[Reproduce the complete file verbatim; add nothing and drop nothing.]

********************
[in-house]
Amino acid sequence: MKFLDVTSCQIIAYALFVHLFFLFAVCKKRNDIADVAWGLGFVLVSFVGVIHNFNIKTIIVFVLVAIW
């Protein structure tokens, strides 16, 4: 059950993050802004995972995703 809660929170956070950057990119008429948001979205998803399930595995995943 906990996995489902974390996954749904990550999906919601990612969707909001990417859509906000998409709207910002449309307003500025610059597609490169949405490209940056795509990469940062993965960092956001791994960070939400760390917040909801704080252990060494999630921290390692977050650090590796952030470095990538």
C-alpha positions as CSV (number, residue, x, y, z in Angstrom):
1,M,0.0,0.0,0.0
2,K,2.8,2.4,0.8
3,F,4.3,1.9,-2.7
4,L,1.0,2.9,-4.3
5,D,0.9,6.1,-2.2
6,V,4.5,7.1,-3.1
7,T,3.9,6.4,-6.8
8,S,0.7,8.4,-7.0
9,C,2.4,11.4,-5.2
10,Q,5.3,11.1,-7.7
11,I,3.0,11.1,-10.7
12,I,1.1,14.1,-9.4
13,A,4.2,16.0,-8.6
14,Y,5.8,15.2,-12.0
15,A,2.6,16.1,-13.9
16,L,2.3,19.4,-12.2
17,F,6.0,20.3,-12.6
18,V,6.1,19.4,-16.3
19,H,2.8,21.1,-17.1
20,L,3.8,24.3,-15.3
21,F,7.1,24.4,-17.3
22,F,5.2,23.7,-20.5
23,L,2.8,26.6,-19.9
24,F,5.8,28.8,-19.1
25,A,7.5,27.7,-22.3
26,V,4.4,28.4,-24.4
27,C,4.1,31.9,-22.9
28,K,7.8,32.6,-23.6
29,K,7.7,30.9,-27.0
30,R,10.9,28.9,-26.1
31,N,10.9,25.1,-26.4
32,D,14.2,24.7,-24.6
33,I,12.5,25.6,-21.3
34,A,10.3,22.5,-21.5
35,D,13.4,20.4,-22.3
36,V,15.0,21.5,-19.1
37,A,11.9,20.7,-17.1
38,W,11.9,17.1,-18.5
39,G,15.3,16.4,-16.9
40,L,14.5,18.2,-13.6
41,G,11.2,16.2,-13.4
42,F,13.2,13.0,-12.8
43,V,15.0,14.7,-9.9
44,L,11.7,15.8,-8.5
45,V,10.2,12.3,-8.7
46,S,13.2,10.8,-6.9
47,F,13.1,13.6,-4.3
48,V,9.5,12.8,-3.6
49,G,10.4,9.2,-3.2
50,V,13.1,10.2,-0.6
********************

[in-house]
Amino acid sequence: MKFLDVTSCQIIAYALFVHLFFLFAVCKKRNDIADVAWGLGFVLVSFVGVIHNFNIKTIIVFVLVAIW
């Protein structure tokens, strides 16, 4: 059950993050802004995972995703 809660929170956070950057990119008429948001979205998803399930595995995943 906990996995489902974390996954749904990550999906919601990612969707909001990417859509906000998409709207910002449309307003500025610059597609490169949405490209940056795509990469940062993965960092956001791994960070939400760390917040909801704080252990060494999630921290390692977050650090590796952030470095990538």
C-alpha positions as CSV (number, residue, x, y, z in Angstrom):
1,M,0.0,0.0,0.0
2,K,2.8,2.4,0.8
3,F,4.3,1.9,-2.7
4,L,1.0,2.9,-4.3
5,D,0.9,6.1,-2.2
6,V,4.5,7.1,-3.1
7,T,3.9,6.4,-6.8
8,S,0.7,8.4,-7.0
9,C,2.4,11.4,-5.2
10,Q,5.3,11.1,-7.7
11,I,3.0,11.1,-10.7
12,I,1.1,14.1,-9.4
13,A,4.2,16.0,-8.6
14,Y,5.8,15.2,-12.0
15,A,2.6,16.1,-13.9
16,L,2.3,19.4,-12.2
17,F,6.0,20.3,-12.6
18,V,6.1,19.4,-16.3
19,H,2.8,21.1,-17.1
20,L,3.8,24.3,-15.3
21,F,7.1,24.4,-17.3
22,F,5.2,23.7,-20.5
23,L,2.8,26.6,-19.9
24,F,5.8,28.8,-19.1
25,A,7.5,27.7,-22.3
26,V,4.4,28.4,-24.4
27,C,4.1,31.9,-22.9
28,K,7.8,32.6,-23.6
29,K,7.7,30.9,-27.0
30,R,10.9,28.9,-26.1
31,N,10.9,25.1,-26.4
32,D,14.2,24.7,-24.6
33,I,12.5,25.6,-21.3
34,A,10.3,22.5,-21.5
35,D,13.4,20.4,-22.3
36,V,15.0,21.5,-19.1
37,A,11.9,20.7,-17.1
38,W,11.9,17.1,-18.5
39,G,15.3,16.4,-16.9
40,L,14.5,18.2,-13.6
41,G,11.2,16.2,-13.4
42,F,13.2,13.0,-12.8
43,V,15.0,14.7,-9.9
44,L,11.7,15.8,-8.5
45,V,10.2,12.3,-8.7
46,S,13.2,10.8,-6.9
47,F,13.1,13.6,-4.3
48,V,9.5,12.8,-3.6
49,G,10.4,9.2,-3.2
50,V,13.1,10.2,-0.6